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During the Renaissance era a whole new artisan sector grew up in Western Europe, gold-leather wallcovering.
Through Spain this North African craft spread all over Europe. Still , walls covered with such panels can be found in musea and castels and patrician houses. It appears that on a small scale the craft is surviving, mainly for restauration purposes. The golden relief flower designs were sometimes completed with mythical, animal and human designs.




The above panel, 45 - 60 cm, was made in the original traditions of this craft by the only existing Dutch restorator of gold-leather objects, Frans Van Soest, Goudleeratelier Van Soest, Wateringen, NL
He brought in the panel above, the design of the Europa myth in relief and the Motto of the EU or its Rallying Cry:

                        IN VARIETATE CONCORDIA                          UNITED IN DIVERSITY



The Hague,  5 july,   your webmaster


Two British classicists, Simon Price and Peter Thonemann, wrote The Birth of Classical Europe, issued in 2010 by Allen Lane and in 2011 by Penguin Books. The Allen Lane bookcover shows the Greek, so-called Apulian plate with Europe hanging elegantly loosely with her arm around the bull's neck. In the Introduction, they start out with pointing to the huge steel, bronze and glass sculpture unveiled in 2005 in front of the European Parliament in Strassbourg. It is a clear symbol for the place of Crete in the history of Europe: since Europa later gave her name to the continent of Europe. The Minoan civilization on Crete marks the true beginning of European history; according to the writers.


34_02  34_02


On page 154 of the Penguin Edition it is pointed out that Europa, Cadmos and Agenor are pure Greek mythical figures, Few, if at all, Phoenicians would have been aware of their names before the third century BC. But during the Hellenisation of the conquered Asian regions by Alexander, Sidon issued coins from the second century BC showing Europa and the bull, as they were supposed  to be from Sidonian origin.


London, part of the continent,  august, 18            an adept reader 




Open Letter to Europe

At the Poetry festival  in Slovenia (versotheque.com) this summer, called Days of Poetry and Wine, a well-known European poet was invited to open the festival  with a spoken "Open Letter to Europe" for the first time. The letter will be translated in several languages and will be disseminated by international media and send to important world leaders.The Guest Poet was the well-known Stefan Hertmans, Gent, 1973.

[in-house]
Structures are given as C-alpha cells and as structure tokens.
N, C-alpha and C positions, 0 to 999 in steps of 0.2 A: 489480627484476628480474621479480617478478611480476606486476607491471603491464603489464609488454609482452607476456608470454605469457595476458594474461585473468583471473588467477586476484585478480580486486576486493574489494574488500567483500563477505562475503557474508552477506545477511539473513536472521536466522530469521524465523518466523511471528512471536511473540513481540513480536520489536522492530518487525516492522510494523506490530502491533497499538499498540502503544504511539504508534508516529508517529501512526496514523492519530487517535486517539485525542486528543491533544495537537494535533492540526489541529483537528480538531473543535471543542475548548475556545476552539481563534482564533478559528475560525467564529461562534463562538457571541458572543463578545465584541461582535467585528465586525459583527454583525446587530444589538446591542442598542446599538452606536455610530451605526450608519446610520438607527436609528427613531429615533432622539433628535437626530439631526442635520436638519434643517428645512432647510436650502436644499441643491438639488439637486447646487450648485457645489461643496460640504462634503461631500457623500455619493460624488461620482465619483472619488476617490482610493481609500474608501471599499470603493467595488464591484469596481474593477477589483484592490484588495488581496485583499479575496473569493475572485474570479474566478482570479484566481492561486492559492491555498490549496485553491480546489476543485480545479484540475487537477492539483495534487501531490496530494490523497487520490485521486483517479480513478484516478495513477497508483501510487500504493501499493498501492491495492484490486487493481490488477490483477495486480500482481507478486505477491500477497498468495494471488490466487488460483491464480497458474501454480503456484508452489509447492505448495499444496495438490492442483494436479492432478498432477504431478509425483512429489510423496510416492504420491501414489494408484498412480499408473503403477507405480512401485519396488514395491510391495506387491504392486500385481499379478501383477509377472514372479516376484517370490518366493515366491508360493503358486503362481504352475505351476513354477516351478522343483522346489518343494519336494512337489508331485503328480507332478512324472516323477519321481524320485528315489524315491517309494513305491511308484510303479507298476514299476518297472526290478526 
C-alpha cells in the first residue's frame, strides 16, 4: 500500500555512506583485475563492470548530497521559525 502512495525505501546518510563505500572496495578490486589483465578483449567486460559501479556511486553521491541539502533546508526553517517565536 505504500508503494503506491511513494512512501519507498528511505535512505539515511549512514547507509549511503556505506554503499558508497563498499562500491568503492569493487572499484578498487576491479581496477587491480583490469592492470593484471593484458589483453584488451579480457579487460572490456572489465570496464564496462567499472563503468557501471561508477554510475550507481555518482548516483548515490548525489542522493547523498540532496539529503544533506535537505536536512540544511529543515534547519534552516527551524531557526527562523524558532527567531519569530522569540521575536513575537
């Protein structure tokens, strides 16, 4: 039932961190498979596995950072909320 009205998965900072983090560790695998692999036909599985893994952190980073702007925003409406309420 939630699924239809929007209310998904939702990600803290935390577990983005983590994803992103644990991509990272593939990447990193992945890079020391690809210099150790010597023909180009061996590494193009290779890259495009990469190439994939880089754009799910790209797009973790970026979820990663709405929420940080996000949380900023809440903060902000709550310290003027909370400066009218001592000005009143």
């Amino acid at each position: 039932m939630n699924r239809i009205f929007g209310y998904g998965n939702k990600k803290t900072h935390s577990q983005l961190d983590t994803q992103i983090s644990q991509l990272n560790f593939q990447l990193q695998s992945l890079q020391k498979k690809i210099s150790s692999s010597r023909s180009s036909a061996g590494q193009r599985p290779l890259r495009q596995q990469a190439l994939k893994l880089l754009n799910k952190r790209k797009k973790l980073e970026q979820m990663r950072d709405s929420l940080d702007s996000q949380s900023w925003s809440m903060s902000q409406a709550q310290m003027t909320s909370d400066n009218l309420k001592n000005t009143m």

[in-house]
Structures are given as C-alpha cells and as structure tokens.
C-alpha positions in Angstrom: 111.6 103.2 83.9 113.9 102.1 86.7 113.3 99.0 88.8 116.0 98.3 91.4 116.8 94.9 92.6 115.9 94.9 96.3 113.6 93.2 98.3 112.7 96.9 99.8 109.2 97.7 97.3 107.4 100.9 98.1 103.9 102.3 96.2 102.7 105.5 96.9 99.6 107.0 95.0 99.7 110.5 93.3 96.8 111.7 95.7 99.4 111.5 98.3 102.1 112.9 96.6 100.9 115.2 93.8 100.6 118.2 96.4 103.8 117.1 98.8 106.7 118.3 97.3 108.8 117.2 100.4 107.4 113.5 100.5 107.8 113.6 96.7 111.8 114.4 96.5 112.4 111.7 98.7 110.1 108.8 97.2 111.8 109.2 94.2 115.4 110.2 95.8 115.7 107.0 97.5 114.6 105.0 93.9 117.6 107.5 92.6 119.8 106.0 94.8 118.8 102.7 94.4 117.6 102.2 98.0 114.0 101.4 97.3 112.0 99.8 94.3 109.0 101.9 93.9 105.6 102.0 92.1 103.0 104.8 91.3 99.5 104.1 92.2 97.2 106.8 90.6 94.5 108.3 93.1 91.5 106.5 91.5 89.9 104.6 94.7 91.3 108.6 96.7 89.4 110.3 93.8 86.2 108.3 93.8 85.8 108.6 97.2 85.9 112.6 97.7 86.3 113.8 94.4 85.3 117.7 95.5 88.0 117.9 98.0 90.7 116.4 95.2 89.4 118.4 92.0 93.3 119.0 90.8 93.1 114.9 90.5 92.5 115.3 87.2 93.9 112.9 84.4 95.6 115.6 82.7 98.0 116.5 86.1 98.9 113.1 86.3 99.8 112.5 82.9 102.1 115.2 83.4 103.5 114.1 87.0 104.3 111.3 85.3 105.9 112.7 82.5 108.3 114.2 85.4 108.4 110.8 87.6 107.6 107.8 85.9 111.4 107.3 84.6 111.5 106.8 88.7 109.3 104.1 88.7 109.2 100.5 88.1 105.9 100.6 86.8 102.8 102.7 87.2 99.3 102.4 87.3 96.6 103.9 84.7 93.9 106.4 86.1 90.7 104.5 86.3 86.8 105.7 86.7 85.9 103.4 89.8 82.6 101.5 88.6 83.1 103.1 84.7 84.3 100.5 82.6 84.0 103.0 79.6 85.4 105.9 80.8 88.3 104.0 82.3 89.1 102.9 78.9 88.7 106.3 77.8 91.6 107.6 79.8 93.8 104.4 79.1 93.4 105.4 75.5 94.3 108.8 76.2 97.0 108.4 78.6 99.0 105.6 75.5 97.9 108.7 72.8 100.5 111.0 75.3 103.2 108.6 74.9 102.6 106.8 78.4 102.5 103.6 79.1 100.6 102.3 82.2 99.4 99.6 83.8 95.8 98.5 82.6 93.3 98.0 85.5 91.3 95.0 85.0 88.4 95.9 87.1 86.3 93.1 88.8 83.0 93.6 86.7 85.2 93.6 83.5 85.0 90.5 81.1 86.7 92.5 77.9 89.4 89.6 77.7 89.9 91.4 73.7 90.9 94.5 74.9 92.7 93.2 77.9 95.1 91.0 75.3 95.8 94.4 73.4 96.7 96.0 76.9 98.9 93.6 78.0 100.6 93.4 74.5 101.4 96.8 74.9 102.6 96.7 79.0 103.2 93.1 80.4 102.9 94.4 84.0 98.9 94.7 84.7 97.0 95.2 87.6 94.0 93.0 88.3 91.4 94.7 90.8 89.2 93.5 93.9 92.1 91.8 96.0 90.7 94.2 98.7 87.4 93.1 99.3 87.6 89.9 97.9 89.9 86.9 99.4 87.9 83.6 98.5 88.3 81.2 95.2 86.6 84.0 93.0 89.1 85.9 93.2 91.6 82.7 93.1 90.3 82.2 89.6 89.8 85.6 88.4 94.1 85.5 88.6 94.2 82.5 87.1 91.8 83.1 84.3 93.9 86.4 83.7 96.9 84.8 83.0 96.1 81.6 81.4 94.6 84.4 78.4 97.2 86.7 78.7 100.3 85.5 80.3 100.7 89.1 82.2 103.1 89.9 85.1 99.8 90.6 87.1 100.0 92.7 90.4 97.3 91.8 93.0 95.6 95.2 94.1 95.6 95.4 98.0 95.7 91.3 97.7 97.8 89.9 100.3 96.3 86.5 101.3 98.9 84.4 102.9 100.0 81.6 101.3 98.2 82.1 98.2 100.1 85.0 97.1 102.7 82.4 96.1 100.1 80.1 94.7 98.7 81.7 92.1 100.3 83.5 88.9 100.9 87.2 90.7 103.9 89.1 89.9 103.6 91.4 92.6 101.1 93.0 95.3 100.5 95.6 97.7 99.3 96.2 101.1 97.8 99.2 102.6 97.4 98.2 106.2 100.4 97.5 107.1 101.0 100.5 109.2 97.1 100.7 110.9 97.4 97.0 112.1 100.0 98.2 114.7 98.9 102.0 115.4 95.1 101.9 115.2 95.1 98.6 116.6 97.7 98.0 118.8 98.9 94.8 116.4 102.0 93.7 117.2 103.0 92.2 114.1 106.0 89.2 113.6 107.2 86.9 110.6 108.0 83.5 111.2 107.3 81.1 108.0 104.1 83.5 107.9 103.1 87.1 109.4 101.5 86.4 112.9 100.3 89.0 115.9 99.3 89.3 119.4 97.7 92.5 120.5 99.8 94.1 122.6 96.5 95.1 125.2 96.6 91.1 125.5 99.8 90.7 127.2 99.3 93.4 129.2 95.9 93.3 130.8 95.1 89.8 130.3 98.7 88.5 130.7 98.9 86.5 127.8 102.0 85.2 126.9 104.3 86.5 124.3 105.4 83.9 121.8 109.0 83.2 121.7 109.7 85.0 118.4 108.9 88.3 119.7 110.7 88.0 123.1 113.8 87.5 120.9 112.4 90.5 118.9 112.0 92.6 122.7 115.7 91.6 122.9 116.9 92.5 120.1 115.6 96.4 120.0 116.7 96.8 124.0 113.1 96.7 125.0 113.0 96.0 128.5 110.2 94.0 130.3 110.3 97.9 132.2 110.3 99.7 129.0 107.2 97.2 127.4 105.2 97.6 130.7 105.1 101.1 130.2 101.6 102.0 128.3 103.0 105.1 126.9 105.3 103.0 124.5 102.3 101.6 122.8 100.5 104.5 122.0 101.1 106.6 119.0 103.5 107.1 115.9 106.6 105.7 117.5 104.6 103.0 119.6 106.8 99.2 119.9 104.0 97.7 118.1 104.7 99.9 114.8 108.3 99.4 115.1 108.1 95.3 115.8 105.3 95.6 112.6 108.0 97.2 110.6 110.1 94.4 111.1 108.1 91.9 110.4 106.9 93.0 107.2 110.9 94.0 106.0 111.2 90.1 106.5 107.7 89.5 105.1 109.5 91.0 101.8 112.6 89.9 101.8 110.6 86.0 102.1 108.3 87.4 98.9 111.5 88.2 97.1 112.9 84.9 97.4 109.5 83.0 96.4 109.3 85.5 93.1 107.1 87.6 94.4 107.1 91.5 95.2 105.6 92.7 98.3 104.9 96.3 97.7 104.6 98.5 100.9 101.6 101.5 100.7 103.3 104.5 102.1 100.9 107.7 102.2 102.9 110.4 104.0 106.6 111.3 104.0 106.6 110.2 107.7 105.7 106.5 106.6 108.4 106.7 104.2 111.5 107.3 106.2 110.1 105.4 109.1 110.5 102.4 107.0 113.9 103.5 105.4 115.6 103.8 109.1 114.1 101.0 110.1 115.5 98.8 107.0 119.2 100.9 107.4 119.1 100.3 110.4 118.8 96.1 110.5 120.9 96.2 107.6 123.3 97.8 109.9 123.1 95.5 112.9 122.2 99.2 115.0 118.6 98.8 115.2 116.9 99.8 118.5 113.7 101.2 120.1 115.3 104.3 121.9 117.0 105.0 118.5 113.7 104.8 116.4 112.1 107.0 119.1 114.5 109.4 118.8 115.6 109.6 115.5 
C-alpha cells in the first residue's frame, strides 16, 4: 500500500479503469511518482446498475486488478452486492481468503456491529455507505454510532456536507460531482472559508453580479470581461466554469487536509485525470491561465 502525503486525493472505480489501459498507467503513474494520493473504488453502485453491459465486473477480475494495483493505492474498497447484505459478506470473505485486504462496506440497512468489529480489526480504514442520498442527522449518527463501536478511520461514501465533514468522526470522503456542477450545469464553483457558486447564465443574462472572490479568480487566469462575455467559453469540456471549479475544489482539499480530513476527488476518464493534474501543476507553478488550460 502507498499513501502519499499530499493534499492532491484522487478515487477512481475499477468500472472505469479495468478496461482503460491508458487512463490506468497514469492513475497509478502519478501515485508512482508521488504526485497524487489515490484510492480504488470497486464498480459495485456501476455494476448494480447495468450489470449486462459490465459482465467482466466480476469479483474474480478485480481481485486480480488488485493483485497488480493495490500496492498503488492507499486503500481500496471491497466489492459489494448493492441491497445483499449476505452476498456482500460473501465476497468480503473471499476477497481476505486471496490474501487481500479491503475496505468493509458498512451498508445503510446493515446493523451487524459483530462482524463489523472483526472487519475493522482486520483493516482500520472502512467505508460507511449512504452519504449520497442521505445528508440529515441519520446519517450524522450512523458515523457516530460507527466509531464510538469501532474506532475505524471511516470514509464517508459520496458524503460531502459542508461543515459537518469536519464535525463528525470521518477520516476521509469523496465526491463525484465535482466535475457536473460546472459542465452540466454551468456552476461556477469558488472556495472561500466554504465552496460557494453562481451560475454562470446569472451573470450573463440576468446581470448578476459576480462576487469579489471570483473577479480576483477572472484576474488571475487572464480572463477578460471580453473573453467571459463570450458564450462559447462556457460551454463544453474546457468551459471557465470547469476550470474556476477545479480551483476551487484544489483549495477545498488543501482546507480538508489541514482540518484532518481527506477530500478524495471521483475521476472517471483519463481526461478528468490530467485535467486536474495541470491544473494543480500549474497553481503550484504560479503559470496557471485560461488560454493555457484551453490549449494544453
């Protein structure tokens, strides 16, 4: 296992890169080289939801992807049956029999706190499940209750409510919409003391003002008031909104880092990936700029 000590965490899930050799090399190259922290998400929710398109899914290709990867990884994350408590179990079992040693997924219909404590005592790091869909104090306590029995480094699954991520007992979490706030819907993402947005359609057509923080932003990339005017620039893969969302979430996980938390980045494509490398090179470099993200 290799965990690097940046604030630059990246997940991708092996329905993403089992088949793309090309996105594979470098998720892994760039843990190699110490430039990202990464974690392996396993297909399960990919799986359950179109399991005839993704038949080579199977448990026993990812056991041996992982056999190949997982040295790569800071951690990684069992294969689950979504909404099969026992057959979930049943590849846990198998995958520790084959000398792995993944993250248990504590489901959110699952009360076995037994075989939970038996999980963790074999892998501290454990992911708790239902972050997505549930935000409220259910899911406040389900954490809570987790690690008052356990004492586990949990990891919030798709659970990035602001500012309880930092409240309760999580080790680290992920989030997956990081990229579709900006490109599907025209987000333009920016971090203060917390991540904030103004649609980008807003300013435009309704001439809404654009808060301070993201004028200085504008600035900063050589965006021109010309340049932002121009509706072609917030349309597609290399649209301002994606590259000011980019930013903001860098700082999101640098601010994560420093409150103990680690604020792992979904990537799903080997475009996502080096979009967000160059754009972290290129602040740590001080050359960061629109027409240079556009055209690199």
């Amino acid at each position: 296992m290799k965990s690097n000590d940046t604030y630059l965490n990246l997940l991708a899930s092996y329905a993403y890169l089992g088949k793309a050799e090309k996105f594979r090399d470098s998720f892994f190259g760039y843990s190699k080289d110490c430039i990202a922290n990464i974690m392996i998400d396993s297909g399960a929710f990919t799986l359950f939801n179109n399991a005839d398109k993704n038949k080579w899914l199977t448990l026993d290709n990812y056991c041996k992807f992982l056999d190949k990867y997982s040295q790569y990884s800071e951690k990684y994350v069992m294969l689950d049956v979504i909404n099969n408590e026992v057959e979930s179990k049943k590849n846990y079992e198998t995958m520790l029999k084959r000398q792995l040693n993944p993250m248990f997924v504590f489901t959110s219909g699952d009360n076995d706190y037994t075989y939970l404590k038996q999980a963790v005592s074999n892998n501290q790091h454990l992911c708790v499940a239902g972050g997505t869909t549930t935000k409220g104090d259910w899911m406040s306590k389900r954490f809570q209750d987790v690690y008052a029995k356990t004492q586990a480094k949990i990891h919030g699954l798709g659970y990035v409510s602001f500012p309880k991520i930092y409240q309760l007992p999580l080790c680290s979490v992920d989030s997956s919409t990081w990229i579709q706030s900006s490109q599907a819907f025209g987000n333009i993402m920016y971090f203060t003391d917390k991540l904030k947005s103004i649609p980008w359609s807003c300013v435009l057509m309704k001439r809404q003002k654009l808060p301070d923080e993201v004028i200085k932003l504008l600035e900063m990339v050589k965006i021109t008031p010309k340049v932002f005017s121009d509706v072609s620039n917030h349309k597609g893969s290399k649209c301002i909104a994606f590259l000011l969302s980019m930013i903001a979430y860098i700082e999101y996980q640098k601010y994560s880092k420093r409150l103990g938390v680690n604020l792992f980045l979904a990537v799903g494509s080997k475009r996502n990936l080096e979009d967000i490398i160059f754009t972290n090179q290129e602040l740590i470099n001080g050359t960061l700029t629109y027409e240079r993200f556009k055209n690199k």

Stefan was inspired by Europa with Zeus in bronze standing in front of the Museum of Medellin in Colmbia from Fernando Botero, who made several statues of Europa for public spaces in Europe in his particular style. 



In Stefan's Open Letter he remarks that " today exotic-looking young women are no longer brought to the West on the back of a white bull, but by ramshackle crafts and overcrowded leaky rubber dinghies. They are no longer admired by a Greek god, but are victims of people smugglers who fancy themselves children of Beelzebub. Europe's answer to offer hospitality to a single individual, becomes in front of a group, a refusal, a horde is seen as a threat. The abduction of Europa has turned into its opposite, namely her deportation. Today, dear Europa, the continent that bears your name, has landed in a deep crises. It looks like the true division in your continent is between two sorts of people; those who feel a heartfelt sense of helping the washed up refugees based on the cultural values of their continent.  and the others who want to treat you as 'barbaroi', those who cannot speak their language. Nation states don't seem to know how to cope with our modern problems. It are individuals who find ways to assist the sick and hungry, who adhere to the value of doing as they would be done by. It gives me hope to find one day, not a continent  hiding behind fearful  barbed wires but a strong, future -oriented one, where people meet in public spaces, with dance and music. There, Europa, I would want to find you."


Out of a 7-page powerful letter.
Amongst others, article in The Dutch, De Volkskrant, Saturday 26 august.


Amsterdam,  first September           your webmaster